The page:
More than most of us, BoomerCafé contributor Erin O’Brien of Redondo Beach, California, hasn’t lost a single memory from her childhood. She even remembers wondering, Whatever Happened To the Red-Haired Boy?
Leslie was a tall red-haired boy in Sister Ann’s first grade, and very quiet.
Many years later my family moved, I changed schools, and became The New Kid in Class. It was traumatic but I recognized a familiar red-haired boy. “Hi, my name’s Erin. We went to school together,” but Leslie, who now went by Les, was already walking away.
The worse part of eighth grade wasn’t pre-algebra or acne. The worst part was the dance lesson on Fridays in June, an attempt by the faculty to prepare the socially-inept adolescents for the graduation dance. This was compounded by the fact that there were three extra girls, and I was usually one of them.
On the night of graduation, our dancing and socializing skills were put to the test. The parish hall had been transformed with crepe paper and a punch bowl and a real band on the stage, to resemble a night club. Our parents and families peeked in the door and then left us in the care of our chaperones.
The smartest boy in the class asked me to dance. He would later grow up to be the lead in the high school play, senior class president, and a district attorney. After a while, I summoned my courage and approached Les, who had his hands in his pockets. “Hi, Les, would you like to dance?” but he was already shaking his head with the faintest of smiles, and walking away.
I held back the tears until I got to the pay phone at the front of the parish hall. It was dark and I fumbled for the dime in the pocket of the dress my mom had made me. “Mom, please come and get me,” I cried, “I asked Les to dance and he laughed at me!”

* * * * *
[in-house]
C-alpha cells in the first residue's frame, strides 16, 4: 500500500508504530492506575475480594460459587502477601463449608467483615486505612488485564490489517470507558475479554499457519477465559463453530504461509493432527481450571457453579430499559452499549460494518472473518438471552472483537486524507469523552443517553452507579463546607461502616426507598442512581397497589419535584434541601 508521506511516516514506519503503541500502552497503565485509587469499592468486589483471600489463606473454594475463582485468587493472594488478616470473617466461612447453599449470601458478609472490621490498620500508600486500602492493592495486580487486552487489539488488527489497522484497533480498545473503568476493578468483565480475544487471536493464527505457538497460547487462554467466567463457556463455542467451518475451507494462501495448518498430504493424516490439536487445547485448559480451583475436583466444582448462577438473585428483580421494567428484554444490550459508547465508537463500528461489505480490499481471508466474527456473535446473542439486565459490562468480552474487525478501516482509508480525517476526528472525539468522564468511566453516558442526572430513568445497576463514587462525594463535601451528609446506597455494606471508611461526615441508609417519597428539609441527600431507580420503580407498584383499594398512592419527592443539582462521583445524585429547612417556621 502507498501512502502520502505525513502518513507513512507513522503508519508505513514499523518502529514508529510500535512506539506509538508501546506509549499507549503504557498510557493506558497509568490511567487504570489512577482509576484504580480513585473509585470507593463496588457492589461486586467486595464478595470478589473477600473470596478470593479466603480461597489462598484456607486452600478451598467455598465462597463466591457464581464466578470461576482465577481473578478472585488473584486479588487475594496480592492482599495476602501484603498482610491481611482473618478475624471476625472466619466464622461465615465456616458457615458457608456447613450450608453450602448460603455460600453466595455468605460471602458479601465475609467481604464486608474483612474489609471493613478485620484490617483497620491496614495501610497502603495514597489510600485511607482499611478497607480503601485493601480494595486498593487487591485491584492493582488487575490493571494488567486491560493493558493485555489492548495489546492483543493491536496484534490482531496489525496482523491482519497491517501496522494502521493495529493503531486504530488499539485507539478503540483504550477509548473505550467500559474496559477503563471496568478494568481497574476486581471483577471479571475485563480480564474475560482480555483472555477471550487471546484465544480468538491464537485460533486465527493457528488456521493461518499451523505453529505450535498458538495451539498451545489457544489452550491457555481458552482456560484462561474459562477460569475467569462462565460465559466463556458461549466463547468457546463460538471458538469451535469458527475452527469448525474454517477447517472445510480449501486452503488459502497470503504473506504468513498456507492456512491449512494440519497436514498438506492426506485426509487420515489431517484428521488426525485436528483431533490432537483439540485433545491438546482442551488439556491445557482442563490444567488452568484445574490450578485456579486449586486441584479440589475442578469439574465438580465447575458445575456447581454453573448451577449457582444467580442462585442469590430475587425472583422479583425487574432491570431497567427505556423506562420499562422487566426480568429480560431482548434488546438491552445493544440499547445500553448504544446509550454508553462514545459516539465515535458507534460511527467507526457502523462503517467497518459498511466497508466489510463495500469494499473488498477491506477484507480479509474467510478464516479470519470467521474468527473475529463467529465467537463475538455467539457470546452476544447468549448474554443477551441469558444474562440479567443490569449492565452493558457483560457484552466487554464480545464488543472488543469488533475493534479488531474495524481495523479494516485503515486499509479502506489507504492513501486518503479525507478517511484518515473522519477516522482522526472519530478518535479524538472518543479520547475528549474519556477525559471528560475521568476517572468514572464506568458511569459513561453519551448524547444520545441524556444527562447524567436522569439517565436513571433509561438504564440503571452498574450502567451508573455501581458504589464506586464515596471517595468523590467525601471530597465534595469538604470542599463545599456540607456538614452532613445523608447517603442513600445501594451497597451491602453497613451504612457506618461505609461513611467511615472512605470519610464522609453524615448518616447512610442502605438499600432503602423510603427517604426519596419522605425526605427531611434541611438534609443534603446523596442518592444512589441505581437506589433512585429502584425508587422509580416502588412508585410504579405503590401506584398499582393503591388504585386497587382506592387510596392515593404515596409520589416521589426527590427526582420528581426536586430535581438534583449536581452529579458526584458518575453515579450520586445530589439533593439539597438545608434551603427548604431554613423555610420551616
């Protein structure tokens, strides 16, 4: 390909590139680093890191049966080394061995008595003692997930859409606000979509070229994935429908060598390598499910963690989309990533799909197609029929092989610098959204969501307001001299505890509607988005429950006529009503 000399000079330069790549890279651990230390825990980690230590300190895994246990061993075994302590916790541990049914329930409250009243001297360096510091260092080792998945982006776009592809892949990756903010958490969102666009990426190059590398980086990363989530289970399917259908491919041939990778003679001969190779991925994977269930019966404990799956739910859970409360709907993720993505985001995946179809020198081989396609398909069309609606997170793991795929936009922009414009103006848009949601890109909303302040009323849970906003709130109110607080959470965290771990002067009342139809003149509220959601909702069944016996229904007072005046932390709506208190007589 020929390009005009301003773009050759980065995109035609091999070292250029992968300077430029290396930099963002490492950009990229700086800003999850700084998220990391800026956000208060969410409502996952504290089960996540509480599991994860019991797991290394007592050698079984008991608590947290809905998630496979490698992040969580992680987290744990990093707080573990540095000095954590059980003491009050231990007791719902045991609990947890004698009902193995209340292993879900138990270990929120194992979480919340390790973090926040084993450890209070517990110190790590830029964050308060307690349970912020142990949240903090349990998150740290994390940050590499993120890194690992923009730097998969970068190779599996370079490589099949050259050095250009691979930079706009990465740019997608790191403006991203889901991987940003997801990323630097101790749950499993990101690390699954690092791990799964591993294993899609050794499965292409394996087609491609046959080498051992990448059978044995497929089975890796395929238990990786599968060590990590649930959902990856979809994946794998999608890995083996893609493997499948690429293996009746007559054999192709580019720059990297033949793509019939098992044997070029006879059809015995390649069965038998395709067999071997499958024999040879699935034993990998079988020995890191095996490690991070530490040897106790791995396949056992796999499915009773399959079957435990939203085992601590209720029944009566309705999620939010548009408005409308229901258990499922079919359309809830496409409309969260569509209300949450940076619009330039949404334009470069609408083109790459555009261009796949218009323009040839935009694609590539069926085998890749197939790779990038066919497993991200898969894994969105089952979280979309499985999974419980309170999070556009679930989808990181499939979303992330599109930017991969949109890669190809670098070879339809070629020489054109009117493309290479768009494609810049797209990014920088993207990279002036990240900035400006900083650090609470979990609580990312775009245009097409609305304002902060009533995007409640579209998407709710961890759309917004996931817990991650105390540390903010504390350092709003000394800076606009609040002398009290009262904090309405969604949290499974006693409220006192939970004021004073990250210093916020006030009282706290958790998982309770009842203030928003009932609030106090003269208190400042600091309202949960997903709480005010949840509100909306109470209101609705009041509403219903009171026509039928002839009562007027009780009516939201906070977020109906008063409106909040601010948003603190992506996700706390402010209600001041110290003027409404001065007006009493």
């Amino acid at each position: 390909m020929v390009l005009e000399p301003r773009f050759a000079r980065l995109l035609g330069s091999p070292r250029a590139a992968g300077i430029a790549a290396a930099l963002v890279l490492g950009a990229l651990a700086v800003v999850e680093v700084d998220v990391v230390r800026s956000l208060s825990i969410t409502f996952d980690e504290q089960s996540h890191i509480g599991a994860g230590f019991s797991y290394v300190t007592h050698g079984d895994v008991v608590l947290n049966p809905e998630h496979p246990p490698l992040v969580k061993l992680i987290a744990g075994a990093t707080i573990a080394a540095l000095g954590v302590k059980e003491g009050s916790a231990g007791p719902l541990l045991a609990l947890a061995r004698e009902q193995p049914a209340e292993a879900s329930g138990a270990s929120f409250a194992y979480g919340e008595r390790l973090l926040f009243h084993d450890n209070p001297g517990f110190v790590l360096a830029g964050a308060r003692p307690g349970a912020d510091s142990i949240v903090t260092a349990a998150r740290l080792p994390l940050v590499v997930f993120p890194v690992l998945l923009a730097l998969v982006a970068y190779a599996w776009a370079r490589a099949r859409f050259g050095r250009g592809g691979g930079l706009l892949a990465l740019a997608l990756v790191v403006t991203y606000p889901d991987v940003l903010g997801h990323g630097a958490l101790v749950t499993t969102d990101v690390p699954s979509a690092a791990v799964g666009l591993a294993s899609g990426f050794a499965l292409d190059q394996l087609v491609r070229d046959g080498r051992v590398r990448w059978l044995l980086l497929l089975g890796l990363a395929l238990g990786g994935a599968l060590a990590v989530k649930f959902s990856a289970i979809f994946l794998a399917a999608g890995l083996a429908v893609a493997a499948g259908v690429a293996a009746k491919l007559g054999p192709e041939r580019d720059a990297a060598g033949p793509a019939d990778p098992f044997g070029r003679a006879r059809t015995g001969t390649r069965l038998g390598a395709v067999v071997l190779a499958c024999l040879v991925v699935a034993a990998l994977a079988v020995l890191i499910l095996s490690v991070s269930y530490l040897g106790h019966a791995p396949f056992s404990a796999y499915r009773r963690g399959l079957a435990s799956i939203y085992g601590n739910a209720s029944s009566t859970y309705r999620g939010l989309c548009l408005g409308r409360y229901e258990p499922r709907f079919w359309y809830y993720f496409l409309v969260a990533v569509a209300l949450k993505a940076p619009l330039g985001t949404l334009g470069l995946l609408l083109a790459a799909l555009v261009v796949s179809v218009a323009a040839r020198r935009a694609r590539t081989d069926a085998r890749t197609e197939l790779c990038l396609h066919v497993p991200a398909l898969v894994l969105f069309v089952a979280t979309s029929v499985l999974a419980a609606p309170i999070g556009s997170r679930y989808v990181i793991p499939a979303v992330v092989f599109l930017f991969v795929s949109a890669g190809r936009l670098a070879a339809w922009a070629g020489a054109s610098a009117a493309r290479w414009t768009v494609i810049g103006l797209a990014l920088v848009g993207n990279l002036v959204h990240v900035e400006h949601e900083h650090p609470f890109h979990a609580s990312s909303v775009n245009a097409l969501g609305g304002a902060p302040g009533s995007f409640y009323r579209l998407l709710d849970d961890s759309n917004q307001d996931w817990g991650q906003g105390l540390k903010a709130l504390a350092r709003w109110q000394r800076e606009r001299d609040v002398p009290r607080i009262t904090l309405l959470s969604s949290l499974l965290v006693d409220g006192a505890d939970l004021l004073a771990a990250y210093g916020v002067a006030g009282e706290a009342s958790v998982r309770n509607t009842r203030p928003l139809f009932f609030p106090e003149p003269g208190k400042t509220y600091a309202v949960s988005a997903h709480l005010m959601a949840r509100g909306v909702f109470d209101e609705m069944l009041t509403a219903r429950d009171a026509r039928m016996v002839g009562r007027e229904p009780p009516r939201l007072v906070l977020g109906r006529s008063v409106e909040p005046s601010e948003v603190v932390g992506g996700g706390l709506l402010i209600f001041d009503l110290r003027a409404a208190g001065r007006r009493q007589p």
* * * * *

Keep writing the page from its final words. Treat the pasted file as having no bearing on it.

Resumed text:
It was dark as I stood alone in front of the parish hall in my new dress and curled hair and carnation corsage. I could hear the muffled sound of the band inside. When my mom’s blue Ford Galaxie 500 pulled up, I got in and sank into the seat.
Everyone was asleep when we got home, but there was a graduation gift waiting. My mom gave it to me and I tiptoed upstairs to open it: Elton John’s new album, “Captain Fantastic and the Brown Dirt Cowboy.” I sat on the carpet and played it over and over, the volume low, so I would not wake my sister.
A few years after college, I was between jobs so I took a waitress position. One busy weekend night when I brought a bill up to the register, I saw a familiar face. It was Les, with his wife. I noticed he had a tattoo. “Hi,” I greeted them, in my wholesome uniform. “I’m Erin. We went to school with each other.” He looked confused, and was as quiet as I remembered. I said good night. Maybe he was just a snob.
About ten years went by before I saw Les again. I was teaching, and roofers were working on one of the classrooms. As I walked across the campus I said hello and then my now familiar, “Hi, my name’s Erin. We went to school together…” This time he smiled. I was a teacher and he’d started his own plumbing & contracting business. He didn’t remember me, which was a relief because I wasn’t recognizable as that eighth grade girl. In a few moments he’d opened his wallet and was sharing photos of his wife, whom he’d married right out of high school, and his son and daughter. “I was so afraid of girls, it’s a wonder I got married!” he said. For over thirty years, each time we met, what I had perceived as being aloof was merely shyness.
The next time I saw Les ten more years had passed. He greeted me with a hug at the back yard gate. My husband and I had hired him to re-lay the gas line and sprinklers in our back yard. One day there was a labyrinth instead of a rose garden, piles of dirt and bricks, pipes and men working, and then one day everything was back in its place. Les said he approaches each job as if he’s working on his own home. “Your old classmate Les is such a nice guy,” my husband said. He was absolutely right.